**Different Types of Addition and Subtraction Situations**

In our day to day situations, we come across different problems that relate to addition and subtraction in mathematics. For instance, if you buy a few items from a grocery store, you will need to check the bill raised by the store by adding the costs of the items purchased. Similarly, there might be a situation when you need to find the difference between the original and the discounted price of an item. Such situations make it necessary for students to have a strong grasp of the understanding of the concepts of addition and subtraction. However, this cannot be achieved without enough practice.

**Important Terms and Keywords in addition and subtraction**

Below are some important terms and keywords that are associated with addition and subtraction –

how many | how much | leftover | still to go |

additional | together | combined | add |

both | sum | increase | difference |

total | change | more | decrease |

fewer | spent | reduce | remaining |

less |

Let us discuss some such situations which can be useful in the understanding of these terms.

**Situations where we use the term “Add To”**

Below are some situational problems where we make use of the term “ Add To ”–

- There are three fishes in a pond. Four more fish are added to the pond. How many fishes are there in the pond now?

We have been given –

Number of fishes in the pond = 3

Number of more fishes added to the pond = 4

For obtaining the total number of fishes in the pond now, we will have to**add**the number of fishes added to the pond**to**the number of fishes that were present in the pond earlier. Therefore,

3 + 4 = 7 this is the total number of fishes in the pond now

- There are 2 tigers in a forest. Five more tigers are brought from the nearby forest. How many tigers are there in the forest now?

We have been given –

Number of tigers in the forest = 2

Number of more tigers brought in from nearby forest = 5

For obtaining the total number of tigers in the forest now, we will have to**add**the number of tigers brought in from the nearby forest**to**the number of tigers that were present in the forest earlier. Therefore,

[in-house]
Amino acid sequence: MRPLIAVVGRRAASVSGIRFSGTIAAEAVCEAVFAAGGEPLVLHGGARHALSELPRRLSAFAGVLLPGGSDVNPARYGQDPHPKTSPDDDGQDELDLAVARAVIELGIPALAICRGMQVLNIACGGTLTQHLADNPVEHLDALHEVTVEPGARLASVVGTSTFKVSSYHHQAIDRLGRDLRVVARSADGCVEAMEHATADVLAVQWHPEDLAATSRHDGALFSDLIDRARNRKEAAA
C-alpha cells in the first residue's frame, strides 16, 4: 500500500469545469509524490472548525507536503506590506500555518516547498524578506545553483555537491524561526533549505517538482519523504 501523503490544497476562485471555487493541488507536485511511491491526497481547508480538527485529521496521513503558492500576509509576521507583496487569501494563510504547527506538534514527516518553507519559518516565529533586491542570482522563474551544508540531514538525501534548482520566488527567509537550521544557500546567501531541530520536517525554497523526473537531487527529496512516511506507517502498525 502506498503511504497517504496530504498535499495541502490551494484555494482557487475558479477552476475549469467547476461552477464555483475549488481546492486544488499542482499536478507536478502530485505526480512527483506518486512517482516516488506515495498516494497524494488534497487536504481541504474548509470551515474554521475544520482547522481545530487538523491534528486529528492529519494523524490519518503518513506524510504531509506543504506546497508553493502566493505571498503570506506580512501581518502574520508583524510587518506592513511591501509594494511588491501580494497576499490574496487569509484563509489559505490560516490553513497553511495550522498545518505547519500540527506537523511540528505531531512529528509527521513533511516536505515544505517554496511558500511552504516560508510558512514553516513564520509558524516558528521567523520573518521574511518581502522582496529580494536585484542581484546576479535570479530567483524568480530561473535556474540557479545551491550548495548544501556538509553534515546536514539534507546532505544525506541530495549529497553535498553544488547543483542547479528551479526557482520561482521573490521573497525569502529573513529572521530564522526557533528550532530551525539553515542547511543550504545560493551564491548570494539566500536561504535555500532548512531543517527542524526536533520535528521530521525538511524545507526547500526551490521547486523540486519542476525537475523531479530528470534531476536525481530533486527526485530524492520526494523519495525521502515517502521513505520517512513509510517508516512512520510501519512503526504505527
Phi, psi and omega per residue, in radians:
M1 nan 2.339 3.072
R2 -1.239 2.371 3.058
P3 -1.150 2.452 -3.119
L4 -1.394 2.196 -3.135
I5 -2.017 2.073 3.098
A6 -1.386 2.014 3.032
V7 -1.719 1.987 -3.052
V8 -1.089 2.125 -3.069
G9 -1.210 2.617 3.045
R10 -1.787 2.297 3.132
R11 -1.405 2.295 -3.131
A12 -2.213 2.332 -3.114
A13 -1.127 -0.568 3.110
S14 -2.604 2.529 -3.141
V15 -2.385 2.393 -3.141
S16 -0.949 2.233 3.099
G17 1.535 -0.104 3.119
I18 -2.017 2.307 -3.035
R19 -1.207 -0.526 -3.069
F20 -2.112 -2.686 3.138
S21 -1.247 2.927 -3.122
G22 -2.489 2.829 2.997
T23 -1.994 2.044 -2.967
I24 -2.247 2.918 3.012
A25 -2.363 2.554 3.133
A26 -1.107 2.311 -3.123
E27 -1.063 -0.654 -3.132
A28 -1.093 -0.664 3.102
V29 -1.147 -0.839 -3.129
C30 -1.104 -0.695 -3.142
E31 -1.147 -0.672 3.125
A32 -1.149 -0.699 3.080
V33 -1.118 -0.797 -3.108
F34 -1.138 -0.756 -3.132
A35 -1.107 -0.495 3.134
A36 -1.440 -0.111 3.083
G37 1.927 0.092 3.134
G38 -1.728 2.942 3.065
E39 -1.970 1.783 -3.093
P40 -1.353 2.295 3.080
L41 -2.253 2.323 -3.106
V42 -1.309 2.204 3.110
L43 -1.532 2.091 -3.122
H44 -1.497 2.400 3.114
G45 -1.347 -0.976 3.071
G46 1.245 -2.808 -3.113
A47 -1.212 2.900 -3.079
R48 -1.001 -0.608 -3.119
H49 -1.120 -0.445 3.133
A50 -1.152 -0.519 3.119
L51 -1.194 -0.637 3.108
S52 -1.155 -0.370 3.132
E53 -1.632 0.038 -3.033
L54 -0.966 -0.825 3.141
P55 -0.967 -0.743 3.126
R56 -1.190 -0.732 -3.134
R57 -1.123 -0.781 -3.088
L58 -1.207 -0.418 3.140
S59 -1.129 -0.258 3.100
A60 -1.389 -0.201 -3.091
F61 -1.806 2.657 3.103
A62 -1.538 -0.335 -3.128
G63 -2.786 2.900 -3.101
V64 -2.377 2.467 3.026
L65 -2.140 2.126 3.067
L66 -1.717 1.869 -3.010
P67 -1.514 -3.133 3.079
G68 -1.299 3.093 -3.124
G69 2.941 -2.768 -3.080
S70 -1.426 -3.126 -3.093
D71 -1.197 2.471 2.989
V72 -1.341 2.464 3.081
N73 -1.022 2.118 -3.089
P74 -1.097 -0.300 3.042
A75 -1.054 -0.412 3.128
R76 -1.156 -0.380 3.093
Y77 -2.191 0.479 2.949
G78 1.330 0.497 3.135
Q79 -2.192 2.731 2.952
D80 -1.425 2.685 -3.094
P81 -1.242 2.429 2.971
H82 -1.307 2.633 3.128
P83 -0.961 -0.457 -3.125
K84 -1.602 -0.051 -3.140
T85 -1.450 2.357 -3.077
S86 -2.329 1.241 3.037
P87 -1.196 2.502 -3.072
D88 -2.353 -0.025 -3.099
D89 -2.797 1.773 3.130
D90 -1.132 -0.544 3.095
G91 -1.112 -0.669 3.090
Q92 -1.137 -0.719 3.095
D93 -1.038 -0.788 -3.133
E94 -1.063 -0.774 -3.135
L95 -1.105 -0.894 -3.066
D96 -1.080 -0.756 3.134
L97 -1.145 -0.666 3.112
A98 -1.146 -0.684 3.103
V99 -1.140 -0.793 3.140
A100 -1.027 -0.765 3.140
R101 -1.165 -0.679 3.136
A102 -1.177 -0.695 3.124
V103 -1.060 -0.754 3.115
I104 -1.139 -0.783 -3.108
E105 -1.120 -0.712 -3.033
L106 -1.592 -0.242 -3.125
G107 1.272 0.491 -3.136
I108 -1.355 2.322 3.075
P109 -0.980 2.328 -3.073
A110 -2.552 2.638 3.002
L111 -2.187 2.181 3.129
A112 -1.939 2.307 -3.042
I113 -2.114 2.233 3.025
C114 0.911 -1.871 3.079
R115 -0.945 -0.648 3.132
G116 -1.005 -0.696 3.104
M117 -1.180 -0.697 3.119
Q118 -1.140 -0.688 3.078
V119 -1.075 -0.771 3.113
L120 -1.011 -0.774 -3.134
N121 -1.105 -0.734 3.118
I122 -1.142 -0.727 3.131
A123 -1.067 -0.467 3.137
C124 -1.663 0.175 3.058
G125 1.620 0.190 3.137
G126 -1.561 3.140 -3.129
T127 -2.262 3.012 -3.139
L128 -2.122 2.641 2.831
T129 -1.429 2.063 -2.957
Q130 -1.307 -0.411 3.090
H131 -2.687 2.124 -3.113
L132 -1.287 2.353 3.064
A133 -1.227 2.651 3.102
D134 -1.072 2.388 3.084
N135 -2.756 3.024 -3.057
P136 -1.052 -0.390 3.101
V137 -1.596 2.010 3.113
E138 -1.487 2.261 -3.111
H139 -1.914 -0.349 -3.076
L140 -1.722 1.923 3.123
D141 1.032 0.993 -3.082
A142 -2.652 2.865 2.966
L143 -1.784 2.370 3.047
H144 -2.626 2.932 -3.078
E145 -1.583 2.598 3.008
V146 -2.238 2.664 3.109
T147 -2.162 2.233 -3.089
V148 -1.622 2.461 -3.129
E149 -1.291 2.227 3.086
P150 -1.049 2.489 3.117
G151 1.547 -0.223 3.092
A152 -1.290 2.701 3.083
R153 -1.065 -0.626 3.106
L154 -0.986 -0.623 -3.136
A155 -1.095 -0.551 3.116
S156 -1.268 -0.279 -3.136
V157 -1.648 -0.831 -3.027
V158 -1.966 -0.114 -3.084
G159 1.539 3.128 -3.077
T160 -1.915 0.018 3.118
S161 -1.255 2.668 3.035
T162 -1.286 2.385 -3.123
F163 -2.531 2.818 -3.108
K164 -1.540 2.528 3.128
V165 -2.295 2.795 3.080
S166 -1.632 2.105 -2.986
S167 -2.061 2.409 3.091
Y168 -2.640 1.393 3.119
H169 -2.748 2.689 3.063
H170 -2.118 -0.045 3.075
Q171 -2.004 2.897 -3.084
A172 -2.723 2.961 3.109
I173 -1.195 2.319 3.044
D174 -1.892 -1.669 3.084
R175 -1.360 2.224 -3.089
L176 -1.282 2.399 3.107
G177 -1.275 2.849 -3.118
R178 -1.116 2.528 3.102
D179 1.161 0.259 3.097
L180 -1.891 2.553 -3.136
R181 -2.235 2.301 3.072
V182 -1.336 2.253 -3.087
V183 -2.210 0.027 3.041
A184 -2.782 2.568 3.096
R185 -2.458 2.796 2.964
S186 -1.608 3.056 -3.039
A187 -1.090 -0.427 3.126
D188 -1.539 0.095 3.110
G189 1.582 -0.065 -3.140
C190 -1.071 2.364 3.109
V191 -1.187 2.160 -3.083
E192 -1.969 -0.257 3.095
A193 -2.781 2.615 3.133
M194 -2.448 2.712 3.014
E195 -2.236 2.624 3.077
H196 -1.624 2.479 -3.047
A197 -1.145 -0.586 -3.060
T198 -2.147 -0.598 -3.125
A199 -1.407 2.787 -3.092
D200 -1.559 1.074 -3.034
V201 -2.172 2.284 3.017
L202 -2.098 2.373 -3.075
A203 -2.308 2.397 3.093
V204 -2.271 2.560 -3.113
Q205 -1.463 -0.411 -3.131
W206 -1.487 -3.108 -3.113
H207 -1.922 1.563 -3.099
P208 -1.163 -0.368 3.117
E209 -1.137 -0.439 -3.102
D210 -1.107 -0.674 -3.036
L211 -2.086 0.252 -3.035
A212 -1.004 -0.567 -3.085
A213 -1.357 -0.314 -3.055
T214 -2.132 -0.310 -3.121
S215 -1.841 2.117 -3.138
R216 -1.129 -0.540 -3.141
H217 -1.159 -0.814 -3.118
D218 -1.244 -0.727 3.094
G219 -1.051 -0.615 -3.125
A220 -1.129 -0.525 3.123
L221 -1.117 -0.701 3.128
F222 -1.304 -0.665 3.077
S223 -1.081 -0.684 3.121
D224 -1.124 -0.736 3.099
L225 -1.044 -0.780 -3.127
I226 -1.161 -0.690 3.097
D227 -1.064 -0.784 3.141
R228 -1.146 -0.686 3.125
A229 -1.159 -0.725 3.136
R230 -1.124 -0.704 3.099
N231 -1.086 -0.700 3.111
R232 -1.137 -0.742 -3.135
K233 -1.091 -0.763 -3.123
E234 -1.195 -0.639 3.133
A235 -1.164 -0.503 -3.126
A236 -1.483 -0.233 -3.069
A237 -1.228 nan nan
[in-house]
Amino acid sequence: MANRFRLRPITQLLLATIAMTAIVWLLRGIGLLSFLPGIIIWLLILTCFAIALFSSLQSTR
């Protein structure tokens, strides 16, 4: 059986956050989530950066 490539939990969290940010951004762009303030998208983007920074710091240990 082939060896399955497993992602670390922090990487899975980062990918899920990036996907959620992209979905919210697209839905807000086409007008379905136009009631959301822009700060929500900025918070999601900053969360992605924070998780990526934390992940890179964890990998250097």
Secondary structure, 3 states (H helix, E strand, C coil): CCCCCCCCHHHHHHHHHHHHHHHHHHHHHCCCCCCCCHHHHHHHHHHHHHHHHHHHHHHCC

2 + 5 = 7 this is the total number of tigers in the forest now

**Situations where we use the term “Put Together”**

We could have used the term put together as well in the above questions. For instance, the question in the example above could be rephrased as –

- There are three fishes in a pond. Four more fish are added to the pond. How many fishes are there in the pond
**put together**?

Similarly, the second question could also be rephrased as –

- There are 2 tigers in a forest. Five more tigers are brought from the nearby forest. How many tigers are there in the forest
**put together**?

**Situations where we use the term “Take From”**

Below are some situational problems where we make use of the term “Take From”–

- On his birthday, James placed 12 burning candles on the cake. He blew nine of them. How many of the candles were burning on the cake now?

We have been given –

Number of candles burning on the cake = 12

Number of candles blown by James = 9

For obtaining the total number of candles burning on the cake now, we will have to**take**the number of candles left burning on the cake**from**the number of candles that were burning on the cake earlier. Therefore,

12 – 9 = 3 this is the total number of candles left burning on the cake

- There were 16 mangoes on a tree. Samuel plucked 9 of them. How many mangoes were left on the tree?